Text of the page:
Simon Reeve: Open Book
Simon Reeve: Open Book

Simon Reeve: Open Book

Simon Reeve: Open Book

We recently caught up with Simon Reeve to chat fish-based souvenirs, remarkable memories and donkey border crossings. Simon is an acclaimed author and travel presenter, and foreword writer on our book Journey.

Describe your strangest travel experience in five words.

Adopted by former head hunters.

What are three objects you couldn’t do without while travelling?

My head torch, which has literally saved my life on several occasions. A very sharp multi-tool for chopping up the bread, repairing the cameras and whittling spoons. And a small box of tea bags for taking a bit of Blighty on the road.

What’s the most unusual form of transport you’ve ever taken?

I think donkey, across a border between Uzbekistan and Tajikistan was pretty weird, quite frankly!

There was a no-man’s land between the two countries, and there was this wizened old bloke with a donkey and cart who would transport peoples’ luggage back and forth. And that’s how we got our endless BBC bags from one to the other. That was very memorable.

Describe the single most interesting person you’ve met in your career.

I’m going to say Lucy, who was a Maasai grandmother living on the Great Plains of Africa, who I met while following the tea trail on a journey through East Africa. Lucy lived a very traditional life herding her cattle and wore traditional Maasai clothing, but her mind roamed a lot further, and she asked so many questions! I couldn’t get a word in edgewise!

She got me helping to repair her hut, which involved slapping cowpats on the side. And she laughed so much at my pathetic attempts that she had to sit down and have a cup of tea.

We went walking and talking across the plain where she lived, and then there was this phone ringing from somewhere, and we all looked at each other. Lucy looked quite embarrassed and sort of put her hand into her robes and pulled out this battered old Nokia, that she would get a child to walk for three hours to charge once a week. It was her neighbour calling from about a mile across the plain, who was squinting against the sunlight going, “What on earth are you doing? Who are those people with you?”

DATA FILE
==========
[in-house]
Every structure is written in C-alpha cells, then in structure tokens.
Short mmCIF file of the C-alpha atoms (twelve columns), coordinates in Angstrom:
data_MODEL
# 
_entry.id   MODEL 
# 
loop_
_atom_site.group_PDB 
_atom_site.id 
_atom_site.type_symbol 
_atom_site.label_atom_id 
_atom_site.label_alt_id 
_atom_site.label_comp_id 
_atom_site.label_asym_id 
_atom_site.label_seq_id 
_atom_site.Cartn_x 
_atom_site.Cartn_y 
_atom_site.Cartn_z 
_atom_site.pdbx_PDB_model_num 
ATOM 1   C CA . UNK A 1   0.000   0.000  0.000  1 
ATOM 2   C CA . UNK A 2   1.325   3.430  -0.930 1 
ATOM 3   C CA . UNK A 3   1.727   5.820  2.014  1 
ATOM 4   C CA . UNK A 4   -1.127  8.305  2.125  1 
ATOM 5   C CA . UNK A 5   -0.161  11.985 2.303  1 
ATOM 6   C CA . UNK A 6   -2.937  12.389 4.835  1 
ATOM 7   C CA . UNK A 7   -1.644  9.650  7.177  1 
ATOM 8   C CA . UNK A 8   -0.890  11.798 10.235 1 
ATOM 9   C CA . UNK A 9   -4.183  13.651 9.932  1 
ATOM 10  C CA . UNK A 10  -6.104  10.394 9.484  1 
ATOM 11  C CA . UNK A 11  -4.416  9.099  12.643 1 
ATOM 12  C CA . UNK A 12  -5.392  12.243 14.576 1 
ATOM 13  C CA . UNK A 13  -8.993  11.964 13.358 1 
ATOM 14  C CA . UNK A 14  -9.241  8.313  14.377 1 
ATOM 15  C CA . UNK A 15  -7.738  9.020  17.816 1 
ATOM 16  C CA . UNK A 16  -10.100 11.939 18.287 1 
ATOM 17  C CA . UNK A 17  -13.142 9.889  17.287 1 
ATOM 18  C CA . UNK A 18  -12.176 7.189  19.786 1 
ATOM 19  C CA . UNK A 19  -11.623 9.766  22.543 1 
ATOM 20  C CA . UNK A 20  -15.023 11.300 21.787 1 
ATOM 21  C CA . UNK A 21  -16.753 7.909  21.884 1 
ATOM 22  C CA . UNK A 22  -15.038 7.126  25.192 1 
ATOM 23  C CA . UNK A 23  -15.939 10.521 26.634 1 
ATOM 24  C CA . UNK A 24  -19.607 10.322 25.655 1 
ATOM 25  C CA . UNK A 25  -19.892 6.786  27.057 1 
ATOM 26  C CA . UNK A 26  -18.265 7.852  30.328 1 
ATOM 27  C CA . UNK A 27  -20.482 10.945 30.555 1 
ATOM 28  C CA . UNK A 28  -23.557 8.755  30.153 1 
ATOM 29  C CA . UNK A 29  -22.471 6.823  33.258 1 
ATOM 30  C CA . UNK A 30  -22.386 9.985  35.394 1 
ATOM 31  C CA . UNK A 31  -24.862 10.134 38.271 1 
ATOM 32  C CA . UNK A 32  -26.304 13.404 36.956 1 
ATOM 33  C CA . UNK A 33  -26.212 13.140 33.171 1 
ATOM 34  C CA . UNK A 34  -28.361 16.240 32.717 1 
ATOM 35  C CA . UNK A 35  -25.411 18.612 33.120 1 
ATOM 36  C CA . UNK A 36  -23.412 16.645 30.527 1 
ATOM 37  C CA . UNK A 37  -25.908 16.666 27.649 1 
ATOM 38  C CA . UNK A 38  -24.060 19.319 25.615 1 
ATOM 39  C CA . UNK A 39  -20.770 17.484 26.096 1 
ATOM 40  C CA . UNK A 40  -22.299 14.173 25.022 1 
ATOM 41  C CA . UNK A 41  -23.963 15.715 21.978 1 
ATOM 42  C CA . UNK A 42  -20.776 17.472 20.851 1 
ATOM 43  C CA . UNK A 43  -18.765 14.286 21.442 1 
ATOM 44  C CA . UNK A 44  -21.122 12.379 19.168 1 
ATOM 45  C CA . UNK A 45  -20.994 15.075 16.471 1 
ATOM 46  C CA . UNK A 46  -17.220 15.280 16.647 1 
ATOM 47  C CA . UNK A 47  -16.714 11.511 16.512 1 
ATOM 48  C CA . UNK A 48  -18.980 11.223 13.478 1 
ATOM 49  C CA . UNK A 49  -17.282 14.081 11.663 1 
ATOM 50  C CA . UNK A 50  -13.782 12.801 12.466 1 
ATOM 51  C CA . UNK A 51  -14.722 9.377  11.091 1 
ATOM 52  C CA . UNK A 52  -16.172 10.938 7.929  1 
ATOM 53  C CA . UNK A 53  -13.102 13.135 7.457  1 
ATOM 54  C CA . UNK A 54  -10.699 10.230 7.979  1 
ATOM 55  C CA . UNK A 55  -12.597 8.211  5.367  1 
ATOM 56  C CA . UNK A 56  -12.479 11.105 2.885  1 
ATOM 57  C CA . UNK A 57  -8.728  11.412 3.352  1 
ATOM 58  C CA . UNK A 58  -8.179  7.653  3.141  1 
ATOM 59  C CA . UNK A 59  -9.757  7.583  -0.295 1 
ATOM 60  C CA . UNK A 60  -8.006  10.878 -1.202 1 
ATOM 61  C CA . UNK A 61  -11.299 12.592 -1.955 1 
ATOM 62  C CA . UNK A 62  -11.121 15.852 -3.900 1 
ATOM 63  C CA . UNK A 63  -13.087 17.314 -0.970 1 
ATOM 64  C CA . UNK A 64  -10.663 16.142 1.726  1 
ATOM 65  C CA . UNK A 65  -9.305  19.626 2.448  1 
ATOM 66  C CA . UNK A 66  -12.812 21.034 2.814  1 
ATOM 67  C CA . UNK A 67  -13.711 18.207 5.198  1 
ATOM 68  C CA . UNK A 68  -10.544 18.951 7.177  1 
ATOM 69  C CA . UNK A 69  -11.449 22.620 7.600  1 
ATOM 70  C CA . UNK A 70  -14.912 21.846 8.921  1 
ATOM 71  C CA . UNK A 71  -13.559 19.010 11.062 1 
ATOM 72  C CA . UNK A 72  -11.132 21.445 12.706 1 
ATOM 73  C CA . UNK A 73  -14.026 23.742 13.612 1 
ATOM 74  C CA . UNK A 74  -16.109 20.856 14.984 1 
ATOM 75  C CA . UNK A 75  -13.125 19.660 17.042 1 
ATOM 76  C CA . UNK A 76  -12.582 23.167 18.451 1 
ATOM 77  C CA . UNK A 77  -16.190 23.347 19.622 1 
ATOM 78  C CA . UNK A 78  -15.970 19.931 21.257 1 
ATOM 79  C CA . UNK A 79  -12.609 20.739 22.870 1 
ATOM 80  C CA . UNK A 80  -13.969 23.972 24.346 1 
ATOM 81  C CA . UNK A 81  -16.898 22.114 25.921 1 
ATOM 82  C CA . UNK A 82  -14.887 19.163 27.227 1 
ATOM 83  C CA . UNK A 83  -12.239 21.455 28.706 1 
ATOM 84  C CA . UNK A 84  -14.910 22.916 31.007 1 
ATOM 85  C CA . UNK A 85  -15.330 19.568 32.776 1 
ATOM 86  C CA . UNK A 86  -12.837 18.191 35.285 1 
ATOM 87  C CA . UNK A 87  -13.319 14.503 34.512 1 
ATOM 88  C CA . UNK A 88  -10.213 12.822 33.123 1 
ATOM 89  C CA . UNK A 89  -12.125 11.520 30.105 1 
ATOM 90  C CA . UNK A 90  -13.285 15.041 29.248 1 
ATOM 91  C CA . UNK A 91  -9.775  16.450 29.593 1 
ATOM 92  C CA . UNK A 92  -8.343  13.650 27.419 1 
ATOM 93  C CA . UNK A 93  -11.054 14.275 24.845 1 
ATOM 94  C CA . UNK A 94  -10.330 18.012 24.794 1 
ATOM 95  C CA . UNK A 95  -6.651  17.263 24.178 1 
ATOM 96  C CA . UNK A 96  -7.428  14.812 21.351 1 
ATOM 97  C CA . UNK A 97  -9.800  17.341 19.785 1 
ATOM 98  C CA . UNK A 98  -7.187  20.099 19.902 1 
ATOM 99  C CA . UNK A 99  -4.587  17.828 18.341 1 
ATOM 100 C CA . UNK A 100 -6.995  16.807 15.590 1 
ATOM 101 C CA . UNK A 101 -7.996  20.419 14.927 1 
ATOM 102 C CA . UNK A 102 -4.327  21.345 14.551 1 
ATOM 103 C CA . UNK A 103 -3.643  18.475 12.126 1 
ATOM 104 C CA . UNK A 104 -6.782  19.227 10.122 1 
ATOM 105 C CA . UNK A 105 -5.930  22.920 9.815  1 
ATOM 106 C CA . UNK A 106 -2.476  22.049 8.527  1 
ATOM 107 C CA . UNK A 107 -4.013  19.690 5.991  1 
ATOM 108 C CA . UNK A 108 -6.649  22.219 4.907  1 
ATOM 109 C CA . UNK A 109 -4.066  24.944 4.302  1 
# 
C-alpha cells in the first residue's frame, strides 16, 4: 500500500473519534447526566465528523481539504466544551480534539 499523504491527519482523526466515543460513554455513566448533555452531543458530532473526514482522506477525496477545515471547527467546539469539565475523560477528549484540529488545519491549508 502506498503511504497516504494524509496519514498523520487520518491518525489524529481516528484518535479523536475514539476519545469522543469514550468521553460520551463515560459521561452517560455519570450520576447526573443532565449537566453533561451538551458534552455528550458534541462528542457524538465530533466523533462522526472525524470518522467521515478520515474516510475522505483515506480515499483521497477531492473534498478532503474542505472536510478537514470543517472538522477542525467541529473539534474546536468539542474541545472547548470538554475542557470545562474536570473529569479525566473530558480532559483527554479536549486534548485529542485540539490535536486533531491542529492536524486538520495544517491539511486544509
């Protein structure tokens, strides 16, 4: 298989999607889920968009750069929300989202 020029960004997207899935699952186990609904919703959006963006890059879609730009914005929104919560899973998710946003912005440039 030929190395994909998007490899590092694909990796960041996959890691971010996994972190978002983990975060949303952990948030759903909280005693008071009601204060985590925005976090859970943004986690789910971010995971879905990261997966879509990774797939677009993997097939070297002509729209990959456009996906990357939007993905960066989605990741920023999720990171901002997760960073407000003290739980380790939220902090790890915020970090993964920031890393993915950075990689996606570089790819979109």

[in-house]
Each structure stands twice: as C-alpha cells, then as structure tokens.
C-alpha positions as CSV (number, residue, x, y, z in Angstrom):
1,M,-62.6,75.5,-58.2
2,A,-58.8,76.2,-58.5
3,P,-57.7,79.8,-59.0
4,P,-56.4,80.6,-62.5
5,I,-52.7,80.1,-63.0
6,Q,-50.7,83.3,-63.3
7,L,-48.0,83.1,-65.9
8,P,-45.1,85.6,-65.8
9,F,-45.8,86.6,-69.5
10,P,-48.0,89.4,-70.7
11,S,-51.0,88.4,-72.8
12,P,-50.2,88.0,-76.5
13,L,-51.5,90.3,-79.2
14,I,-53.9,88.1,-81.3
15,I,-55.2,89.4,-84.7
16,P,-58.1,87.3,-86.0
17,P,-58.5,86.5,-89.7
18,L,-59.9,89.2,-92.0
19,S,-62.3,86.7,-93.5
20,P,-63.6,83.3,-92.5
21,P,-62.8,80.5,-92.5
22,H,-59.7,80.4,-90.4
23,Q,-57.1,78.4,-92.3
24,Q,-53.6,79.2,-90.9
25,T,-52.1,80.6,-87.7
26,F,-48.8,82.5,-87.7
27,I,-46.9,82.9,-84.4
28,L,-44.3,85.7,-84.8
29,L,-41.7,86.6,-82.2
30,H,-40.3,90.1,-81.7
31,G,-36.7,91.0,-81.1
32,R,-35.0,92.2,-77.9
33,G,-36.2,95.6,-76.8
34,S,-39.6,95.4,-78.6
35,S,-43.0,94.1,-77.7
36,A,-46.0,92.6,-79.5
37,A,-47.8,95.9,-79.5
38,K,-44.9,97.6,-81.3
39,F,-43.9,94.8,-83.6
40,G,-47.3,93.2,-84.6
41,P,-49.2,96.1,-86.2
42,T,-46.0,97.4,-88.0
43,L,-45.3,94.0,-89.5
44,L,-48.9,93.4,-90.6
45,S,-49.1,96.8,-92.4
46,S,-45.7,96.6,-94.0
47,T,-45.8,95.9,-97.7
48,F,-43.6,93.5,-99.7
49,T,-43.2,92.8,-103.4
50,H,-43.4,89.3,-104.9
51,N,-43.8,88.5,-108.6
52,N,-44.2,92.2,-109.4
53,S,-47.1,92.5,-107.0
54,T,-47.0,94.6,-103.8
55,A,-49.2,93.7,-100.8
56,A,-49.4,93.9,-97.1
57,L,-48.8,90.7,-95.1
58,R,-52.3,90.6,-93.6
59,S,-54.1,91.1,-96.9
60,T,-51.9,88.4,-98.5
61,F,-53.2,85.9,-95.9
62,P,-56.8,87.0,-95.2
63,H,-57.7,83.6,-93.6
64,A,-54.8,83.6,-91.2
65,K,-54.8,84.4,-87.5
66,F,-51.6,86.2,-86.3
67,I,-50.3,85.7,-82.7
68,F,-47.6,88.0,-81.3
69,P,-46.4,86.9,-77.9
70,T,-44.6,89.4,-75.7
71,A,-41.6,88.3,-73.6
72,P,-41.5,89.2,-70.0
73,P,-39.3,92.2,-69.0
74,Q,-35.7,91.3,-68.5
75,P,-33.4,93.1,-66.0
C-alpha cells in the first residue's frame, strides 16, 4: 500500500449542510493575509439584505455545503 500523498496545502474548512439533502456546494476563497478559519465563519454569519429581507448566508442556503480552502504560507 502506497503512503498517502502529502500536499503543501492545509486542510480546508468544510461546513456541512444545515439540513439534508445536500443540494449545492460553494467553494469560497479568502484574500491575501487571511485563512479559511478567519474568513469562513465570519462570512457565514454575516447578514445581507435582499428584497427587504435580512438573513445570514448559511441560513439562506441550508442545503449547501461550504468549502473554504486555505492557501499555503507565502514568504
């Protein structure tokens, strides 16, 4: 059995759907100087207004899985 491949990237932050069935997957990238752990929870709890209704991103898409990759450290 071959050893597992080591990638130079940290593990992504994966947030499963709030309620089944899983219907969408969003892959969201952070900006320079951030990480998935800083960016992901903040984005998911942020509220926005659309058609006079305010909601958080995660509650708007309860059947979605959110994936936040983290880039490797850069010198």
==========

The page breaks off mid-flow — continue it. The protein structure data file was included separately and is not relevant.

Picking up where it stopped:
Taking “souvenir” as broadly as you like, what’s the most remarkable souvenir you’ve ever brought home?

I was just travelling in Russia, filming for a TV series of the same name. We had a wonderful guide in Dagestan, who insistently pressed on us a whole armful of dried, preserved, very dead fish as we were heading to the airport to leave.

He also gave us about fifteen kilos worth of stone tablets, upon each of which was laminated a picture of his home village. It was quite the most incredible gift to give anyone who’s getting on a plane. I loved him, and he was a wonderful bloke, and we all found it utterly brilliant and hilarious that he’d given them to us.

So that, definitely. The fish and the stone tablet are the most memorable souvenirs

Do you have a favourite historical journey?

Well I do now, because I loved reading through Journey. I read and read and I found it utterly enthralling, marvellously put together. It really is very inspiring and beautiful book.

I particularly loved the story of the ancient Greek adventurer, Pytheas, who left a Greek settlement in Marseilles in what’s now the south of France, around 300 B.C. He went off on this epic journey to this strange foreign land that we now call Britain, where he met the mysterious Cornish people who worked the tin mines there. Then he travelled on and up to The Shetland Islands and even perhaps to Iceland. What an incredible adventure that must have been!

Buy the book

Buy the book

Journey Journey

A lavishly illustrated account of human journeys with a foreword by Simon Reeve, from Ancient Persian Read More

A lavishly illustrated account Read More


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